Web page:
How did young people come of age before the car (or bus) was invented? You'd think from all the works of art that feature those vehicles as the central transporting device — from Jack Kerouac's On the Road to Thelma and Louise — that wheels of some sort are mandatory equipment for emotionally transitioning into adulthood.
That is once again the case in Ride by Eric Lane, now playing at None Too Fragile Theater in Akron. A capable cast of three females under the direction of Sean Derry gives the material a solid presentation. But there are a few too many glitches in the occasionally perceptive script to make this a two-hour joy ride.
Molly and Carrie have recently graduated from high school, and are working at a roadside vegetable stand, where Carrie is ogling Molly's brand new car. No, Molly can't afford it because they're getting a premium price for kale. It seems she found out her dad is having an affair and the plush vehicle is a four-wheel inducement for Molly to keep her trap shut.
As it happens, Carrie has her own daddy issue as her father has recently died at far too young an age. She is devastated by that loss, as is her younger sister, pre-teen Sam. Meanwhile, the unseen mom of the two sisters is the opposite of a helicopter parent, leaving the raising of Sam to Carrie.
It isn't long before the three decide on a road trip, instigated by Molly, to find and confront her dad's mistress. While the exact path of this journey isn't TripTik precise, it's clear that all three are using the jaunt to vent their frustrations and anxieties.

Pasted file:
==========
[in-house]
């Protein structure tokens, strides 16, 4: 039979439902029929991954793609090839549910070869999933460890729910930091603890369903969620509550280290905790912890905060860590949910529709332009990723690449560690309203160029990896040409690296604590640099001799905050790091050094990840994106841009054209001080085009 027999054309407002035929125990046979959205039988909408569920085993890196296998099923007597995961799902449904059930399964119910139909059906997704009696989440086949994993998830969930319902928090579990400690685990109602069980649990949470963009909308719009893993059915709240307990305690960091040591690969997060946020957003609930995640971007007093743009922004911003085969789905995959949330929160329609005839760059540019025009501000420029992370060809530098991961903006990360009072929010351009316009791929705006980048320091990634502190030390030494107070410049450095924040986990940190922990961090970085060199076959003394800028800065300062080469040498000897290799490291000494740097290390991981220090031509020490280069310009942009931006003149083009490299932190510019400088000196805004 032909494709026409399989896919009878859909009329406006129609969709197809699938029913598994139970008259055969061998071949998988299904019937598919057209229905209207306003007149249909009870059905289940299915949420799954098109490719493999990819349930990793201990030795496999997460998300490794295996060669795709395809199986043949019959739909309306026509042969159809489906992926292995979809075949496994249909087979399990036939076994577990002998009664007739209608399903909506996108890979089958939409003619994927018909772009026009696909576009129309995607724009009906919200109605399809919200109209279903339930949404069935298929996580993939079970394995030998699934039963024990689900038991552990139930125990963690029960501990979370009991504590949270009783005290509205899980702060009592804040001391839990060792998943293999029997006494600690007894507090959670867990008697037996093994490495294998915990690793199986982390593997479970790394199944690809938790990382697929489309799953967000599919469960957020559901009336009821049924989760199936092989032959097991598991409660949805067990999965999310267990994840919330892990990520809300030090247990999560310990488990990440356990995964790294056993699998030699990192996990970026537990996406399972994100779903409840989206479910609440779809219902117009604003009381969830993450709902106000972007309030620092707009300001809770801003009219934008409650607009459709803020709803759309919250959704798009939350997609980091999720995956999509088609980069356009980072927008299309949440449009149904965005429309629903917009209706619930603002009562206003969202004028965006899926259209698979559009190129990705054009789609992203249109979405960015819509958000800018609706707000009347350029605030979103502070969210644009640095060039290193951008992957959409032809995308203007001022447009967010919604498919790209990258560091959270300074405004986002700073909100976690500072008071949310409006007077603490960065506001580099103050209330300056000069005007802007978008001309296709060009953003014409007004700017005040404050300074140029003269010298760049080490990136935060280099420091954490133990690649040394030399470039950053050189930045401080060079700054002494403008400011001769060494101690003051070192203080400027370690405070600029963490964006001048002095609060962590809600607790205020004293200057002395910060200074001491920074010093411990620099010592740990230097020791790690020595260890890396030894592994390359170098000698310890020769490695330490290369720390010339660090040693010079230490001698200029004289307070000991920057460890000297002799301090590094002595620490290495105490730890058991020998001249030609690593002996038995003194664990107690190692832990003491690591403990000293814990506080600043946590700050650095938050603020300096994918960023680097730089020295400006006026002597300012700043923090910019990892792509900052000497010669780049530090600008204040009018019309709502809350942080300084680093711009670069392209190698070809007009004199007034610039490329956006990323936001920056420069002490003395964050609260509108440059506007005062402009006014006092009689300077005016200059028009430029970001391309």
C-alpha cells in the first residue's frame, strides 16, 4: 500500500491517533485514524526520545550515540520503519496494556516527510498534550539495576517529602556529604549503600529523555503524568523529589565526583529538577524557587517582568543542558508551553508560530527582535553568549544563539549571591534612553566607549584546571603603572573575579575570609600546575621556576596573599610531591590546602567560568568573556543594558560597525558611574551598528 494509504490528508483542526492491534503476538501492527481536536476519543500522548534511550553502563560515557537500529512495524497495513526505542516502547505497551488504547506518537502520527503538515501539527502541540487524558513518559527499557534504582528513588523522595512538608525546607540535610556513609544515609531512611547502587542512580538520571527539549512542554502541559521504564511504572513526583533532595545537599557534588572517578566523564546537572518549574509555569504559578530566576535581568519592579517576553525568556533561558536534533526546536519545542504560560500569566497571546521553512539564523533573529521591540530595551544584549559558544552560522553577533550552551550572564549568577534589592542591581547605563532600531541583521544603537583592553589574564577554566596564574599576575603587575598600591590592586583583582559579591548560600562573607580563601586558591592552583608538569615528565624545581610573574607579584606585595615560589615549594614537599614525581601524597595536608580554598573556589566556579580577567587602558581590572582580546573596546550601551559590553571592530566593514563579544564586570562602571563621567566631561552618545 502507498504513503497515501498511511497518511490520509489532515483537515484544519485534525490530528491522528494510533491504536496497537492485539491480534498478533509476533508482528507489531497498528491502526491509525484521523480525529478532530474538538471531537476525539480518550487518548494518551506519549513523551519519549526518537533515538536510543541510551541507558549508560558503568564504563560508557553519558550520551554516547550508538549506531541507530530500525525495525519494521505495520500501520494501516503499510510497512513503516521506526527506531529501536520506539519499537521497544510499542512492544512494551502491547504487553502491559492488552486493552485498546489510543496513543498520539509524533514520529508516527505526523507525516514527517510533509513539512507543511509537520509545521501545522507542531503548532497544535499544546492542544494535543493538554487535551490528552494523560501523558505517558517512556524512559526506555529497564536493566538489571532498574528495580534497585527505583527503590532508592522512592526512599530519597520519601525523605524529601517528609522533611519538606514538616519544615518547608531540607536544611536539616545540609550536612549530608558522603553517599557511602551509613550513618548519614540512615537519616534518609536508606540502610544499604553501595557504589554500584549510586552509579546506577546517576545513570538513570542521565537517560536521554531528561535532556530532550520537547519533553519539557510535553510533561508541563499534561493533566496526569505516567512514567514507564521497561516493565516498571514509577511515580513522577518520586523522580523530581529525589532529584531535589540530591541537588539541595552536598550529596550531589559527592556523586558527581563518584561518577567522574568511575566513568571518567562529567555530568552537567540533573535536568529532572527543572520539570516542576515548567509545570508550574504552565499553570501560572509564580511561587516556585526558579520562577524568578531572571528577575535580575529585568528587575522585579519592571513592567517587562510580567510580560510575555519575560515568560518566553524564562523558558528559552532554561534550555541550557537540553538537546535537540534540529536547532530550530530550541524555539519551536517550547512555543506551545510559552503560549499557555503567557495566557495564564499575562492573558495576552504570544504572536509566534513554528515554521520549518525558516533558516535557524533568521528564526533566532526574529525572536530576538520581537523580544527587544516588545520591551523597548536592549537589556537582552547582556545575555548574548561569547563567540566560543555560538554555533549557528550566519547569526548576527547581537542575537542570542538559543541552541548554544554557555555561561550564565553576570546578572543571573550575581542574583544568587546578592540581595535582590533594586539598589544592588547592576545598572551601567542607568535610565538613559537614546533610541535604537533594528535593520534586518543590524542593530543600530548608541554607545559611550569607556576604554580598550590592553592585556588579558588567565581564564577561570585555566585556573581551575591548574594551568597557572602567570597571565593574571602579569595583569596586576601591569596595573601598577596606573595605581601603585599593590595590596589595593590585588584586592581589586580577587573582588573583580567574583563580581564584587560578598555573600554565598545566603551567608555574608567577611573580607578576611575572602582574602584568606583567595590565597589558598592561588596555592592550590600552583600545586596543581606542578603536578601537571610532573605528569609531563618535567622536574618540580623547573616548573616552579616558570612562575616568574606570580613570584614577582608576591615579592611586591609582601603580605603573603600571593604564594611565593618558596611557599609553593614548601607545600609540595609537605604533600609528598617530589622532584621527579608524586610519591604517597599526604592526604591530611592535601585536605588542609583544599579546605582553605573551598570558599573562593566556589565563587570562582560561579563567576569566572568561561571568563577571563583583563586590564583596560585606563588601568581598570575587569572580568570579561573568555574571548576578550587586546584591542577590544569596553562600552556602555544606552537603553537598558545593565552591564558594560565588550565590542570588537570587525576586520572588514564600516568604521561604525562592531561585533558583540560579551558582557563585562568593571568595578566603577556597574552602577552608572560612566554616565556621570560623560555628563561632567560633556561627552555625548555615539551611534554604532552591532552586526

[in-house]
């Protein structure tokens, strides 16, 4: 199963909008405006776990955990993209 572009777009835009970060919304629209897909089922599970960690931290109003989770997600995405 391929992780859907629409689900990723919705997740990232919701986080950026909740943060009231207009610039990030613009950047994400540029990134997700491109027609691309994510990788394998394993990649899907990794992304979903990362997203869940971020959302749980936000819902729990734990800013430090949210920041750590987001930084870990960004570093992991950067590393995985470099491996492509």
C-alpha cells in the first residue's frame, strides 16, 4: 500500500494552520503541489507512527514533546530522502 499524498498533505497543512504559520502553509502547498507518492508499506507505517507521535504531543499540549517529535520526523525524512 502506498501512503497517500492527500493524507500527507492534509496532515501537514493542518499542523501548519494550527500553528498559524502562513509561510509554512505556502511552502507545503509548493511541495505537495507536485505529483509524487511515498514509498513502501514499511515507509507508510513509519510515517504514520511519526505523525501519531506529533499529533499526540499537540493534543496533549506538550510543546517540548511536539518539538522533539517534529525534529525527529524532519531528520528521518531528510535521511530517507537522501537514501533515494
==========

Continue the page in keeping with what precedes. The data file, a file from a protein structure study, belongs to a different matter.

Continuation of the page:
When the three gal pals are talking amongst themselves, playwright Lane shows a deft hand with dialogue that feels character-specific and believable. And if he had concentrated on those conversations, things might have turned out better.
Unfortunately, Lane often has Carrie taking an off-ramp into solo interior monologues that are either sentimental blatherings or confusing duds, such as some imaginary cell phone calls.
And in an almost fatal gambit, he has Carrie comparing her life to that of Anne Frank. It's a sure sign of desperation when a playwright attempts to borrow dramatic heft from that particular Holocaust victim. Indeed, when Carrie says, "Who's not looking for an annex to hide in?" one wants to scream that teenage angst is not the same as being hunted, captured and killed by Nazis.
Although there are many times, especially during the first act, when the actors mumble inaudibly, they mostly acquit themselves well. As Carrie, Alanna Romansky starts the play off in fine fashion as she drools amusingly over her friend's spiffy new wheels. And Romansky knows how to build a character through a galaxy of small gestures and sighs, culminating in a true portrait of a young woman struggling with new, grown-up issues.
As Molly, Rachel Roberts has much less to work with in the script, and as a result has a more difficult time fixing on an appropriate attitude. It is never made entirely clear what in particular vexes Molly about her dad's cheating, since we never see Molly interact with either of her parents. With that information tucked away off stage, we're not sure what's at stake for Molly.
The playwright gives most of the funny lines to Sam, and Ireland Derry (the director's daughter) handles them like a pro. Young Derry has the flat, affectless delivery common to tweens, and she nails a number of amusing blasts. Reflecting on the trip ahead, she advises that, "We'll get there faster if we all wear adult diapers."
Ride seems like a theatrical version of a painter's initial sketch, without all the colors and shading it needs. Even with some forced emotion at the end, this script doesn't earn the tears that are evidently called for in the stage directions.
Ride: Through August 30 at None Too Fragile Theater, 1835 Merriman Road, Akron, (enter through Pub Bricco), 330-671-4563.